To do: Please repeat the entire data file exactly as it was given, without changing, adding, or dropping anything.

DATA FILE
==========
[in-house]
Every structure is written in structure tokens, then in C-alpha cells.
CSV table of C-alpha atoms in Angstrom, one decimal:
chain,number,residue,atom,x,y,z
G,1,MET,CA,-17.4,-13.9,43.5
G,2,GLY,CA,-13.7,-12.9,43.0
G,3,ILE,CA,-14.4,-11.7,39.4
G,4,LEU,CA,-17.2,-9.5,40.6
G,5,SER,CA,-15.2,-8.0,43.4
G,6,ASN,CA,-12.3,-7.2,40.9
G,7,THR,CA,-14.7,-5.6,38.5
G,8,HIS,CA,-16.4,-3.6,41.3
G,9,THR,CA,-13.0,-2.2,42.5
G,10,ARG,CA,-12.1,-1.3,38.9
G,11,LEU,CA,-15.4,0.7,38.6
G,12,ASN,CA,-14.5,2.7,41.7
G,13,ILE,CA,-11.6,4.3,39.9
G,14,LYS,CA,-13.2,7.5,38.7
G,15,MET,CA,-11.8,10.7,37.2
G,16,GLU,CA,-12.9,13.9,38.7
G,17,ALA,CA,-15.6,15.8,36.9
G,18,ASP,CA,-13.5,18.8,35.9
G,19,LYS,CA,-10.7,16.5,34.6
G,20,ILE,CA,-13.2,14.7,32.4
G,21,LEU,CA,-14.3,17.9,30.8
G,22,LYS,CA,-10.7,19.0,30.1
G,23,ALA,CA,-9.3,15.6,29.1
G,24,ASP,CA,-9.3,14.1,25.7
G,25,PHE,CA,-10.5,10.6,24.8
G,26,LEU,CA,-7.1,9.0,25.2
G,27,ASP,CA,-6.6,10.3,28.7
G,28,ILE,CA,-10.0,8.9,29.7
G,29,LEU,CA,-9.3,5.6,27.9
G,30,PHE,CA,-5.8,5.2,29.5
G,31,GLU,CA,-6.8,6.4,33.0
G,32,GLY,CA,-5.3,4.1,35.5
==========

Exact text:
[in-house]
Every structure is written in structure tokens, then in C-alpha cells.
CSV table of C-alpha atoms in Angstrom, one decimal:
chain,number,residue,atom,x,y,z
G,1,MET,CA,-17.4,-13.9,43.5
G,2,GLY,CA,-13.7,-12.9,43.0
G,3,ILE,CA,-14.4,-11.7,39.4
G,4,LEU,CA,-17.2,-9.5,40.6
G,5,SER,CA,-15.2,-8.0,43.4
G,6,ASN,CA,-12.3,-7.2,40.9
G,7,THR,CA,-14.7,-5.6,38.5
G,8,HIS,CA,-16.4,-3.6,41.3
G,9,THR,CA,-13.0,-2.2,42.5
G,10,ARG,CA,-12.1,-1.3,38.9
G,11,LEU,CA,-15.4,0.7,38.6
G,12,ASN,CA,-14.5,2.7,41.7
G,13,ILE,CA,-11.6,4.3,39.9
G,14,LYS,CA,-13.2,7.5,38.7
G,15,MET,CA,-11.8,10.7,37.2
G,16,GLU,CA,-12.9,13.9,38.7
G,17,ALA,CA,-15.6,15.8,36.9
G,18,ASP,CA,-13.5,18.8,35.9
G,19,LYS,CA,-10.7,16.5,34.6
G,20,ILE,CA,-13.2,14.7,32.4
G,21,LEU,CA,-14.3,17.9,30.8
G,22,LYS,CA,-10.7,19.0,30.1
G,23,ALA,CA,-9.3,15.6,29.1
G,24,ASP,CA,-9.3,14.1,25.7
G,25,PHE,CA,-10.5,10.6,24.8
G,26,LEU,CA,-7.1,9.0,25.2
G,27,ASP,CA,-6.6,10.3,28.7
G,28,ILE,CA,-10.0,8.9,29.7
G,29,LEU,CA,-9.3,5.6,27.9
G,30,PHE,CA,-5.8,5.2,29.5
G,31,GLU,CA,-6.8,6.4,33.0
G,32,GLY,CA,-5.3,4.1,35.5